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  1. #1
    Bourbonian of the Year 2011
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    Evocative Writing About Drink

    The English have, or had, a genius for evocative, textured writing about food and drink. I have given (multiple) examples of the former from the canon of Elizabeth David.

    Here is a short but effective piece on "pastis", the licorice- and herb-flavoured French aperitif which replaced absinthe after its ban. It is from, "The Complete Book of Spirits and Liqueurs" by Cyril Ray, copyrighted in 1977:

    "Pastis is not only lacking in the wicked wormwood but is only about half so strong in alcohol as the absinthe of the good-or-bad-old-days. It is sweeter, too, and so need not have the necessary water added, drop by drop, through lumps of sugar on a perforated spoon, as used to be the ceremonial practice.

    All the same, it is one of the most evovative of cafe-table aperitifs, as is its Greek cousin, ouzo, the smell and taste of the one summoning up visions of the cobbled street of some Attic or Aegean-island hamlet, bleached under the blazing sky; the smell and taste of the other recalling the click-clack-click of high heels on the Avenue des Champs-Elysees, the sight and the scent of the girls in their summer frocks, and the wish that one were a fortnight younger than one really is".

    (That reference to a fortnight may be cited as a classic instance of English understatement mingled with irony).

    The memories associated with bourbon can be evoked just as charmingly in our land.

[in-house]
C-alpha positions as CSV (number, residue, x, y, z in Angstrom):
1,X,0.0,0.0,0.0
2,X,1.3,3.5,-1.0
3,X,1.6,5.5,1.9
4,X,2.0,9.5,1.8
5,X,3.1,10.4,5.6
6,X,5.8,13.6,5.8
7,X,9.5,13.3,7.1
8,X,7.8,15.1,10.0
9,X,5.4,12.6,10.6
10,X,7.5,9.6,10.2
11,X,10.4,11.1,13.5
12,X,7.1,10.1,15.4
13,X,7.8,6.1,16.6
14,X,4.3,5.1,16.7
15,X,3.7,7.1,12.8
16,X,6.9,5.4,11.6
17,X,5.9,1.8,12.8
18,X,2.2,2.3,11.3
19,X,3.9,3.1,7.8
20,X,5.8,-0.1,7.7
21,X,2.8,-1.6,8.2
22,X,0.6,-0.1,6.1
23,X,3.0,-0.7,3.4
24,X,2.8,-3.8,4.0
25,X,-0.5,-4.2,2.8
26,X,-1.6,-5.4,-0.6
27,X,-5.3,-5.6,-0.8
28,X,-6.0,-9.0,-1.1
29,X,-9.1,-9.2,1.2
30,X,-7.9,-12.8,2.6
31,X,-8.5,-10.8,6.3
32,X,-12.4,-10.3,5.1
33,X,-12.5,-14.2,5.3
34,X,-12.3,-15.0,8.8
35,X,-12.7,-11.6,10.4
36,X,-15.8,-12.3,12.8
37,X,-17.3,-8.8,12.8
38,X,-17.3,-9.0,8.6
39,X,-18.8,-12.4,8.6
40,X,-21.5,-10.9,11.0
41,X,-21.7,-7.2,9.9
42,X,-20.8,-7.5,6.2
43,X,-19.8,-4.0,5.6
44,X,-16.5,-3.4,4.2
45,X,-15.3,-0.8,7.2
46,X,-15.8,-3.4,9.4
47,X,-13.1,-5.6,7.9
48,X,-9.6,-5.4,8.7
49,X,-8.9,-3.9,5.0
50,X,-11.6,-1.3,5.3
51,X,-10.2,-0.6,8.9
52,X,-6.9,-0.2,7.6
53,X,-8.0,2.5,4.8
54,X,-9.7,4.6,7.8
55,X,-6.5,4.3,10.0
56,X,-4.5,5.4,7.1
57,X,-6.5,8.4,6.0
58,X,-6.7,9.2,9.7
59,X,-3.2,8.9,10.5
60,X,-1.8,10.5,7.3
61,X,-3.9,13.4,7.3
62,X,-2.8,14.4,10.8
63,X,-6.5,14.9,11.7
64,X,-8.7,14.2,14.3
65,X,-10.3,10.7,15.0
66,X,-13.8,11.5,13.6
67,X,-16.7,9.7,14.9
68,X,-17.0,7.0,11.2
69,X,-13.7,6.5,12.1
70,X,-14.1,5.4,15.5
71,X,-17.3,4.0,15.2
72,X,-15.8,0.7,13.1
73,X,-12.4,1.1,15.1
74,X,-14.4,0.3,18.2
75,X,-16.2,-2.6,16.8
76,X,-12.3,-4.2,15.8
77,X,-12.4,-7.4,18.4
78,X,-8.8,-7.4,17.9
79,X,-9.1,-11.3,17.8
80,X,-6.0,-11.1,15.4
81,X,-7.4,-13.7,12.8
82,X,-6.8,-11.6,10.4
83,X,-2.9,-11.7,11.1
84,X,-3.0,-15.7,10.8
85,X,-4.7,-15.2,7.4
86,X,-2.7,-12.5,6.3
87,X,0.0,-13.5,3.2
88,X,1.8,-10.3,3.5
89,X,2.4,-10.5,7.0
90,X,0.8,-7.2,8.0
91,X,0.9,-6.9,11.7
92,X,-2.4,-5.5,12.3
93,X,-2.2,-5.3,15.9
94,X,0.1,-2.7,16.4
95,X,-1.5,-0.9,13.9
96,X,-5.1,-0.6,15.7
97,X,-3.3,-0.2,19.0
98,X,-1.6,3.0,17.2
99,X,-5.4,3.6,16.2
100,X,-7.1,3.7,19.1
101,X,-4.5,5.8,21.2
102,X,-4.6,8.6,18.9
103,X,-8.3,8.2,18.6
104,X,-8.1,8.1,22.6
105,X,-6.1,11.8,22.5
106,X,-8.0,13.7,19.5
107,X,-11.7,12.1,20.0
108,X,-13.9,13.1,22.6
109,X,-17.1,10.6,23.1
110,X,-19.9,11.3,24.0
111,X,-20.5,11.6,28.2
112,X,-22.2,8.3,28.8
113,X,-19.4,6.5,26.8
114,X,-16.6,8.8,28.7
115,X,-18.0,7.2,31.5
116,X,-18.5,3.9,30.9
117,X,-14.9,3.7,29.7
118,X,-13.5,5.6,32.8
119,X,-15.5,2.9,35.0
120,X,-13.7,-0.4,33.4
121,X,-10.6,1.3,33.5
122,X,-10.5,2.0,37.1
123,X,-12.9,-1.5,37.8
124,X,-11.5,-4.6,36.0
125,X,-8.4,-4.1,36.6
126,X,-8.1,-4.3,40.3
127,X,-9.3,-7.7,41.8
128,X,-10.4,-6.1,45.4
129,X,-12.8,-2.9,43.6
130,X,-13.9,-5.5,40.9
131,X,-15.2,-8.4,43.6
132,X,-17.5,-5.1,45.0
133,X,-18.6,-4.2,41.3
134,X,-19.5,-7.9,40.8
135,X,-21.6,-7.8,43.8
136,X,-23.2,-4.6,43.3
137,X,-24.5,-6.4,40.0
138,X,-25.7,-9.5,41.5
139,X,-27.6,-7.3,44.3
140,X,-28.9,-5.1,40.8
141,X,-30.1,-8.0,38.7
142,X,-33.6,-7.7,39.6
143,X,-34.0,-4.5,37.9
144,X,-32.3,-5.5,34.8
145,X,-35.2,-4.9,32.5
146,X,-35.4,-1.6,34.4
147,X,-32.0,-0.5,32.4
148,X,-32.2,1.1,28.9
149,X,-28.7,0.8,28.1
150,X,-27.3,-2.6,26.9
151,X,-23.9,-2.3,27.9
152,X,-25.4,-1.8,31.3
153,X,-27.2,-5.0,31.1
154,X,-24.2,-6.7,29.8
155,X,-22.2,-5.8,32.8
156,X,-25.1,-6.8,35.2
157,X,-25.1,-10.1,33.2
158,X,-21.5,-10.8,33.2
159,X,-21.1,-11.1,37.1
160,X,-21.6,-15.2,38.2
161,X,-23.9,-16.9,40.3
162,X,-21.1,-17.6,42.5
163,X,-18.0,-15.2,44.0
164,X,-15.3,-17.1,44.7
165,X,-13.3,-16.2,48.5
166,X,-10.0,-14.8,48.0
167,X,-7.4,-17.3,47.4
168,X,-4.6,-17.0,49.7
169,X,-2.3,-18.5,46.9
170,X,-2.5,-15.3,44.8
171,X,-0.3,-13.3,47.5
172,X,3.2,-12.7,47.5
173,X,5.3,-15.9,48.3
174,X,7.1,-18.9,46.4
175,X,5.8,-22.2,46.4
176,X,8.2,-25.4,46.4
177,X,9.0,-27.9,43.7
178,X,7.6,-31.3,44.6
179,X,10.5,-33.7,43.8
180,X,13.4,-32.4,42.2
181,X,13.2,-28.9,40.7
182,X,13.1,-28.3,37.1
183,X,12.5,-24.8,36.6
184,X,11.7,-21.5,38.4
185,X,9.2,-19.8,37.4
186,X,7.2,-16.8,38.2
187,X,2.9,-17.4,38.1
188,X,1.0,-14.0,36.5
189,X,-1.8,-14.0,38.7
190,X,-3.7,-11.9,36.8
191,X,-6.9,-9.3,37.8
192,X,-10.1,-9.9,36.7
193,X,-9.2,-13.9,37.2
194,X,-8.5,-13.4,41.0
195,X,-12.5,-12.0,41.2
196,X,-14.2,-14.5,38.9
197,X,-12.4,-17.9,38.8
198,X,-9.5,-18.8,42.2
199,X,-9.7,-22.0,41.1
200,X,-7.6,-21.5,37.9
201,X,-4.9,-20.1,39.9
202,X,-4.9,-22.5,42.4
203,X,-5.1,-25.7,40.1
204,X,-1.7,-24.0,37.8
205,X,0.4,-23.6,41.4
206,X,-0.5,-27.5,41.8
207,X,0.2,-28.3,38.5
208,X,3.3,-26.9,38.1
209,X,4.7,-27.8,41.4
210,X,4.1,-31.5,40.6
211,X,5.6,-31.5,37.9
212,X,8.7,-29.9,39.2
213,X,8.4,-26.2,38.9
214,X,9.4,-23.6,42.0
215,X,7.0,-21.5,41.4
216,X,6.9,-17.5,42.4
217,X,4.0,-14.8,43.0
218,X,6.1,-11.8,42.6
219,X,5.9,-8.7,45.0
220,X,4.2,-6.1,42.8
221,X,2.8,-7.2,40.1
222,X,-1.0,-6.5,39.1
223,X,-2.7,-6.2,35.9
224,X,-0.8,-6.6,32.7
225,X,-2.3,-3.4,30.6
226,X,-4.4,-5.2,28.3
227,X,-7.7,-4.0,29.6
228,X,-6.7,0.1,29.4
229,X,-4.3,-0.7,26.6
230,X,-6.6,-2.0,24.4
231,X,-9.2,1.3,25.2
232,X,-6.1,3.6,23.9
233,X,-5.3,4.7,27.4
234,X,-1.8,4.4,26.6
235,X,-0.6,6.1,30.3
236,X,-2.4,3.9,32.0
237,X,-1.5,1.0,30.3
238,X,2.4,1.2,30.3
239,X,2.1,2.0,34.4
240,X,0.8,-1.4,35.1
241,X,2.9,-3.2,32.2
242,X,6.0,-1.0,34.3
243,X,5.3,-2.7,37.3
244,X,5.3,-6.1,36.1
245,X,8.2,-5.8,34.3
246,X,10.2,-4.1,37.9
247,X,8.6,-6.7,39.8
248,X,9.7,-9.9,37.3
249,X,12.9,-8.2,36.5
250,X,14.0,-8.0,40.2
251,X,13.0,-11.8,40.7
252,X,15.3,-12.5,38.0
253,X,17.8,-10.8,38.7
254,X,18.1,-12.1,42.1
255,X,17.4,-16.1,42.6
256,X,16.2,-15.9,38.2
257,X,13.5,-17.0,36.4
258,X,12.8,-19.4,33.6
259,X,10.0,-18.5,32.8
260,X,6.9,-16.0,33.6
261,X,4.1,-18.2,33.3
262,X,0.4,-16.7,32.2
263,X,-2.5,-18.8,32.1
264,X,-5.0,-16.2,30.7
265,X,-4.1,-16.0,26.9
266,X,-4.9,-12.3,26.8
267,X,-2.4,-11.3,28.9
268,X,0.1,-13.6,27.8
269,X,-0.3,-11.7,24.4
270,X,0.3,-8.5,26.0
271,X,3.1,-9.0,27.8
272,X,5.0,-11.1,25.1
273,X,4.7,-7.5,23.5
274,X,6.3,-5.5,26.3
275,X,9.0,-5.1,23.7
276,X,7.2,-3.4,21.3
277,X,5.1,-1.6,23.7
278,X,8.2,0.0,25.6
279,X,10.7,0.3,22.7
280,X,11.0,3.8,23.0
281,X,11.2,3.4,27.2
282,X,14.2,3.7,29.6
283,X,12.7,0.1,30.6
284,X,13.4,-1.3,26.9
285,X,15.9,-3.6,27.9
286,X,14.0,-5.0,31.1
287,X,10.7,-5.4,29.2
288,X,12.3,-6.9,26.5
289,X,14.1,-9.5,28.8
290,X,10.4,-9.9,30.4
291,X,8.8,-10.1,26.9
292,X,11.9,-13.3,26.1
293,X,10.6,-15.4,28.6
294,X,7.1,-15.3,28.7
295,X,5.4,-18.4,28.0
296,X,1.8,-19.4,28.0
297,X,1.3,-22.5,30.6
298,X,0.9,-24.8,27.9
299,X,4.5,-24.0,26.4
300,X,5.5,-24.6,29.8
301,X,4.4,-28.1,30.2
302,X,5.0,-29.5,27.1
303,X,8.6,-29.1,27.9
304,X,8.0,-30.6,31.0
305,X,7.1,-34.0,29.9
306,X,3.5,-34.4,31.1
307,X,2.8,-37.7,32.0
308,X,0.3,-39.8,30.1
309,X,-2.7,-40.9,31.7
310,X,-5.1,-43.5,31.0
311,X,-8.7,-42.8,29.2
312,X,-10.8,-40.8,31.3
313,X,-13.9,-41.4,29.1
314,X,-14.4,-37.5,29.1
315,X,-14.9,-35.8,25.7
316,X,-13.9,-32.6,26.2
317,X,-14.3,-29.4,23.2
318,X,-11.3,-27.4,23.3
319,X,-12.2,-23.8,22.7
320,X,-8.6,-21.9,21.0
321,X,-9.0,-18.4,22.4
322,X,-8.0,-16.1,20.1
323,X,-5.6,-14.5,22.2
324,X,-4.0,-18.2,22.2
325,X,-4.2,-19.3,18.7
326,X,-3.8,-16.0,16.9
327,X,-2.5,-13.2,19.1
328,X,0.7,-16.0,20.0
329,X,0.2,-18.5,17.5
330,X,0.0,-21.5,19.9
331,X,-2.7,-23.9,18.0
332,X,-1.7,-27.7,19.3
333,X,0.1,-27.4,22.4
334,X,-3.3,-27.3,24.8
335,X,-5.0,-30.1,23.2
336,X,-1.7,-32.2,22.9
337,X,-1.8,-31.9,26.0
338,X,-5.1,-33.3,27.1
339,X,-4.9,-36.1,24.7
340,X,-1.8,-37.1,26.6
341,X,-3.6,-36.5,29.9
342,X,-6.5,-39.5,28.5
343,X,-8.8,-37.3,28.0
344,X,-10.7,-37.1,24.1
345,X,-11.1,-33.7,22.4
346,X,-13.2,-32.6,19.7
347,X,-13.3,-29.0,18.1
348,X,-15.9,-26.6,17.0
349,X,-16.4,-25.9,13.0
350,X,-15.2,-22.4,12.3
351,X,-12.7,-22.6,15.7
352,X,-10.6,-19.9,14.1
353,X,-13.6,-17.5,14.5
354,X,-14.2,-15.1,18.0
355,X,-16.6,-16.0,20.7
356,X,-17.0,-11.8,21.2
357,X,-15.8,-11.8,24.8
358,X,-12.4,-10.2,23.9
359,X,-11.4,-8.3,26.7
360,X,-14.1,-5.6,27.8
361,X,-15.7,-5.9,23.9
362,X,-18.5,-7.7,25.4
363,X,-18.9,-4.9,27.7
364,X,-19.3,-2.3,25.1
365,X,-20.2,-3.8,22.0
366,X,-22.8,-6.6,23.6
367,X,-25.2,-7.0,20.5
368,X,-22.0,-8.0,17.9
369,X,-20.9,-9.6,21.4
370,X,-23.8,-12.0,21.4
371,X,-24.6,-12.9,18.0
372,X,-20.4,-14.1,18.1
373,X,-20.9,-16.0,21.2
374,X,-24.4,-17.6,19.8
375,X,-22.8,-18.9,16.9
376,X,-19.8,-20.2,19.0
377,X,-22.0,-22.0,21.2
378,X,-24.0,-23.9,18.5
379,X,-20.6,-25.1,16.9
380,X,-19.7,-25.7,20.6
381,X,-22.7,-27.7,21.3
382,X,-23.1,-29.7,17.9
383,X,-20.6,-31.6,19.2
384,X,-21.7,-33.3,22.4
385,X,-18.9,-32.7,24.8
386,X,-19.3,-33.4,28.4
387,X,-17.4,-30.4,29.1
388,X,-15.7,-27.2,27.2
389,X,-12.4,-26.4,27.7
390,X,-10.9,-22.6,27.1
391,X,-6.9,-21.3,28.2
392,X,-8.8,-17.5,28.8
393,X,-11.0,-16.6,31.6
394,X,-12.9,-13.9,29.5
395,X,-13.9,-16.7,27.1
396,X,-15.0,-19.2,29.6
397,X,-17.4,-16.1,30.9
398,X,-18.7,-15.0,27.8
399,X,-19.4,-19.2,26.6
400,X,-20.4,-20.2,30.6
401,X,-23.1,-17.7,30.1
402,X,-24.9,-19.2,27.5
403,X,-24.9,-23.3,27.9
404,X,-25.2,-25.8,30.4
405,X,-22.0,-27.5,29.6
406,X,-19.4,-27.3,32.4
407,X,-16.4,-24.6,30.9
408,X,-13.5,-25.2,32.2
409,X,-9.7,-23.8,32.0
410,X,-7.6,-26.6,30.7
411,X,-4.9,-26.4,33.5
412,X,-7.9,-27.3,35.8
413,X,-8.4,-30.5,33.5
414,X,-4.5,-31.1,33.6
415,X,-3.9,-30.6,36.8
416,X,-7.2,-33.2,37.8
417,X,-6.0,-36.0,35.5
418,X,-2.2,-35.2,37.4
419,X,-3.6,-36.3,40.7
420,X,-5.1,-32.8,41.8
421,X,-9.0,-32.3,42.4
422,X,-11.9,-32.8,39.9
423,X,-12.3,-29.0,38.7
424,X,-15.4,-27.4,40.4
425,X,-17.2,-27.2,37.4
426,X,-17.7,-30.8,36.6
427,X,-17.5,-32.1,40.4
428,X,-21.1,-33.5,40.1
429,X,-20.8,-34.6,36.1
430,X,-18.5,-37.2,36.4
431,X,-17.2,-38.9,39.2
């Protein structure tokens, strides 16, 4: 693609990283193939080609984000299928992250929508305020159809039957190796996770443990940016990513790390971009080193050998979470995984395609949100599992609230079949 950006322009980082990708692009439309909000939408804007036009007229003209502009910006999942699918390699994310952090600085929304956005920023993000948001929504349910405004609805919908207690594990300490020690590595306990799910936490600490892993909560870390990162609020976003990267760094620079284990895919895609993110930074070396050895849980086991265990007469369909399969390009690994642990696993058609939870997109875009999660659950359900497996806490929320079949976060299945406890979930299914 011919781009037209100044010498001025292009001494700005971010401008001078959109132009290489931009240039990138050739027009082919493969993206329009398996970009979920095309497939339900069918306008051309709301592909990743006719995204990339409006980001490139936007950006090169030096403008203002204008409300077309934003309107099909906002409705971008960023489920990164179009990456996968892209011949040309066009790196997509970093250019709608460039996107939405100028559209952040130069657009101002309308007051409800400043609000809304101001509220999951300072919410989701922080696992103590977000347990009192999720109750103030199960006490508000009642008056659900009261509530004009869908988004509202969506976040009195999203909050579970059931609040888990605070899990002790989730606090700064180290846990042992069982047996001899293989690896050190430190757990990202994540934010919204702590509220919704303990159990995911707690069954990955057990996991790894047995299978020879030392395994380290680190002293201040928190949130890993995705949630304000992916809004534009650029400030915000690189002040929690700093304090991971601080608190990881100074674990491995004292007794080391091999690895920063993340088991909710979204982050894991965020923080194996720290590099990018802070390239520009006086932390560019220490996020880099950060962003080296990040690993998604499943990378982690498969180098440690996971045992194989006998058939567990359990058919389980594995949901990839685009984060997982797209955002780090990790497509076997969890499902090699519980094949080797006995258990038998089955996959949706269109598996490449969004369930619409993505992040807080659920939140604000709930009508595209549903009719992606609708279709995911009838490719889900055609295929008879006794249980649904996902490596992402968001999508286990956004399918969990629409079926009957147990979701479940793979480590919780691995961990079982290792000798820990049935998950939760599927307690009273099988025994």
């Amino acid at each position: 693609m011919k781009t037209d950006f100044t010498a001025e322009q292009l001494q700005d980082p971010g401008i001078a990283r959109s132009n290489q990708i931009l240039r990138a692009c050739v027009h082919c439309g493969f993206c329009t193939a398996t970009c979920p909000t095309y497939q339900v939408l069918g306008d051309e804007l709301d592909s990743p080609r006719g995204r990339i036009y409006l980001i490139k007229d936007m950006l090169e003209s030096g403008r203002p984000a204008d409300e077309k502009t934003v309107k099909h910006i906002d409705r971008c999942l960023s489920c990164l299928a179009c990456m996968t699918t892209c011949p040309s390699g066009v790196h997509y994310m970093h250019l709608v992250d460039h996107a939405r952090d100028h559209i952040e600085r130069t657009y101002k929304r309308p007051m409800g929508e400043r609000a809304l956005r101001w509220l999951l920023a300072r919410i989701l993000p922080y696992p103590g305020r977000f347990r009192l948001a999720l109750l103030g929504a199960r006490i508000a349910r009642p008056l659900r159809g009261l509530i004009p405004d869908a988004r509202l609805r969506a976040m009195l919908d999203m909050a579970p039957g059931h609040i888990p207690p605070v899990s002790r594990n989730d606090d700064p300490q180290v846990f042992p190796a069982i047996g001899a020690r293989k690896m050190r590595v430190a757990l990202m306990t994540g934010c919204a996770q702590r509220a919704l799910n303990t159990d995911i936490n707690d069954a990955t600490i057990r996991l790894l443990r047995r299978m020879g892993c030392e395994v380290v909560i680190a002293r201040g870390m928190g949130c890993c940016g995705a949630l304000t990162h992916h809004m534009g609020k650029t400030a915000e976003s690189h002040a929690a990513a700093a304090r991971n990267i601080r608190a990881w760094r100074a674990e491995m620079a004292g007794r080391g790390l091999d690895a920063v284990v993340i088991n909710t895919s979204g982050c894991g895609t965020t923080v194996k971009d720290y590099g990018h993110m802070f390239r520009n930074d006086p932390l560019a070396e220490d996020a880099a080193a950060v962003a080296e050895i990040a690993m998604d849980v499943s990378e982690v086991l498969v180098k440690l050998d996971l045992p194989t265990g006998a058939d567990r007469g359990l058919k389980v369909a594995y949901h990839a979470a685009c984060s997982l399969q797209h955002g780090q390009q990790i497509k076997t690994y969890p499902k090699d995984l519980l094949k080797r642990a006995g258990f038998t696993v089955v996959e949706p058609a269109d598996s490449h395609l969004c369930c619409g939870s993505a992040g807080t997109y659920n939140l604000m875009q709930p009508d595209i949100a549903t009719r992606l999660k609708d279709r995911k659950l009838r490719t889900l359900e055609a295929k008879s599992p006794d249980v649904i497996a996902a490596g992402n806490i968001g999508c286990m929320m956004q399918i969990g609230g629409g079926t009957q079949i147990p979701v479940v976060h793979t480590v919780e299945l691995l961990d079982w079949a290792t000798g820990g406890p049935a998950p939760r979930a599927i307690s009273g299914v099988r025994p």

Will anyone here try...?

    Gary
    Last edited by Gillman; 10-31-2007 at 00:18.

  2. #2
    Bourbonian of the Year 2002 and Guru
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    Re: Evocative Writing About Drink

    Read the essay "Bourbon" by Walker Percy, quoted in fragments around here from time to time. Bernard DeVoto also has his moments. Read just about anything by Faulkner. Robert Penn Warren hits it pretty good too. And Hemmingway. And Fitzgerald. And Mailer.

  3. #3
    Bourbonian of the Year 2011
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    Re: Evocative Writing About Drink

    True and I am aware of some of these. I meant really (and have amended my post to be more clear), will someone here, on this board, try his hand (or hers) at the associations evoked by sampling bourbon?

    Gary

  4. #4
    Connoisseur
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    Wink evocation? invoking drink...

    i will give it a shot...and try to do it right...maybe this weekend.

    a nice challenge in that i am not a seasoned bourbonian...but have been writing (and deconstructing literature) for decades, taught writing (that actually means nothing...) AND have enjoyed twisting meaning and verbiage like taffy in a windmill during a hurricane in reverse at incrementally s l o w e r speeds more than anything. poetry uses language but has little to do with knowing much about it....ah, the hype over cognition

    i think, already, some of the tasting notes are simply amazing wafts of poetic, evocative writing. i would love to see an OXFORD anthology on writing concerning and on spirits
    Last edited by polyamnesia; 10-31-2007 at 18:30.
    HUP!

  5. #5
    Bourbonian of the Year 2011
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    Re: Evocative Writing About Drink

    Thank you, I look forward to reading it!

    Gary

  6. #6
    Connoisseur
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    Wink Re: Evocative Writing About Drink

    working on this...that is, on the moment i decide to do this. i don't want to be the first (!), but just waiting for that expanded moment when i sit with a pour that truly inspires not just a glassy-eyed gaze through the trees and into space...but allows me to pick up the pen (or sit at the keyboard) and verbalize...

    still haven't gone out to grab that hopefully-still-on-the-shelf 1.75ML bottle of Eagle Rare Single Barrel at $35.99! maybe it will be the muse! or at least usher her in...
    HUP!

 

 

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